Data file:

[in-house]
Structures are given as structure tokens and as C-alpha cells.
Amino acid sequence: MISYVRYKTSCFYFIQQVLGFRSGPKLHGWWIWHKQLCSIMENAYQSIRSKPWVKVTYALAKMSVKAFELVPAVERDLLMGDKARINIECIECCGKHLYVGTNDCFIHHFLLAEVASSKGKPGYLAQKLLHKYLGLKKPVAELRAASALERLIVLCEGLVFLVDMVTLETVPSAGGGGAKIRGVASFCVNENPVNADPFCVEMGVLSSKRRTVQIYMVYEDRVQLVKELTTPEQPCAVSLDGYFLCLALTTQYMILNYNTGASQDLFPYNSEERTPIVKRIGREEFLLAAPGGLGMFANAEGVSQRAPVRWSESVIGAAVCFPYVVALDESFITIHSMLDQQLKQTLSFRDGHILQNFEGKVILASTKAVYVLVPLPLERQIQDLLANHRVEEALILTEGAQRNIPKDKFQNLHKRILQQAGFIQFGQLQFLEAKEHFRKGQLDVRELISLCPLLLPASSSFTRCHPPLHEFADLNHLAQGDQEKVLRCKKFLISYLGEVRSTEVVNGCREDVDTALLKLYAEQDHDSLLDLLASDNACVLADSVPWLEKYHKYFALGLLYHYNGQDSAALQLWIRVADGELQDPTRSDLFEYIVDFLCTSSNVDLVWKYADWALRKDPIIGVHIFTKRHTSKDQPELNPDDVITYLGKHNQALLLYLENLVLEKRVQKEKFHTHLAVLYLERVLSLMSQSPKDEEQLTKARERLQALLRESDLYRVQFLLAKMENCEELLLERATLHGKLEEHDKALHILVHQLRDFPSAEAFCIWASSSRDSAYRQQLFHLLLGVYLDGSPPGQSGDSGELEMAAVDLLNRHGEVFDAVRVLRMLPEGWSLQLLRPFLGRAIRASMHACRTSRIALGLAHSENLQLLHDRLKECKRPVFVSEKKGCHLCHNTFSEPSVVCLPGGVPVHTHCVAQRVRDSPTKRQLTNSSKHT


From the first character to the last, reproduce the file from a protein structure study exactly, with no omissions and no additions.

[in-house]
Structures are given as structure tokens and as C-alpha cells.
Amino acid sequence: MISYVRYKTSCFYFIQQVLGFRSGPKLHGWWIWHKQLCSIMENAYQSIRSKPWVKVTYALAKMSVKAFELVPAVERDLLMGDKARINIECIECCGKHLYVGTNDCFIHHFLLAEVASSKGKPGYLAQKLLHKYLGLKKPVAELRAASALERLIVLCEGLVFLVDMVTLETVPSAGGGGAKIRGVASFCVNENPVNADPFCVEMGVLSSKRRTVQIYMVYEDRVQLVKELTTPEQPCAVSLDGYFLCLALTTQYMILNYNTGASQDLFPYNSEERTPIVKRIGREEFLLAAPGGLGMFANAEGVSQRAPVRWSESVIGAAVCFPYVVALDESFITIHSMLDQQLKQTLSFRDGHILQNFEGKVILASTKAVYVLVPLPLERQIQDLLANHRVEEALILTEGAQRNIPKDKFQNLHKRILQQAGFIQFGQLQFLEAKEHFRKGQLDVRELISLCPLLLPASSSFTRCHPPLHEFADLNHLAQGDQEKVLRCKKFLISYLGEVRSTEVVNGCREDVDTALLKLYAEQDHDSLLDLLASDNACVLADSVPWLEKYHKYFALGLLYHYNGQDSAALQLWIRVADGELQDPTRSDLFEYIVDFLCTSSNVDLVWKYADWALRKDPIIGVHIFTKRHTSKDQPELNPDDVITYLGKHNQALLLYLENLVLEKRVQKEKFHTHLAVLYLERVLSLMSQSPKDEEQLTKARERLQALLRESDLYRVQFLLAKMENCEELLLERATLHGKLEEHDKALHILVHQLRDFPSAEAFCIWASSSRDSAYRQQLFHLLLGVYLDGSPPGQSGDSGELEMAAVDLLNRHGEVFDAVRVLRMLPEGWSLQLLRPFLGRAIRASMHACRTSRIALGLAHSENLQLLHDRLKECKRPVFVSEKKGCHLCHNTFSEPSVVCLPGGVPVHTHCVAQRVRDSPTKRQLTNSSKHT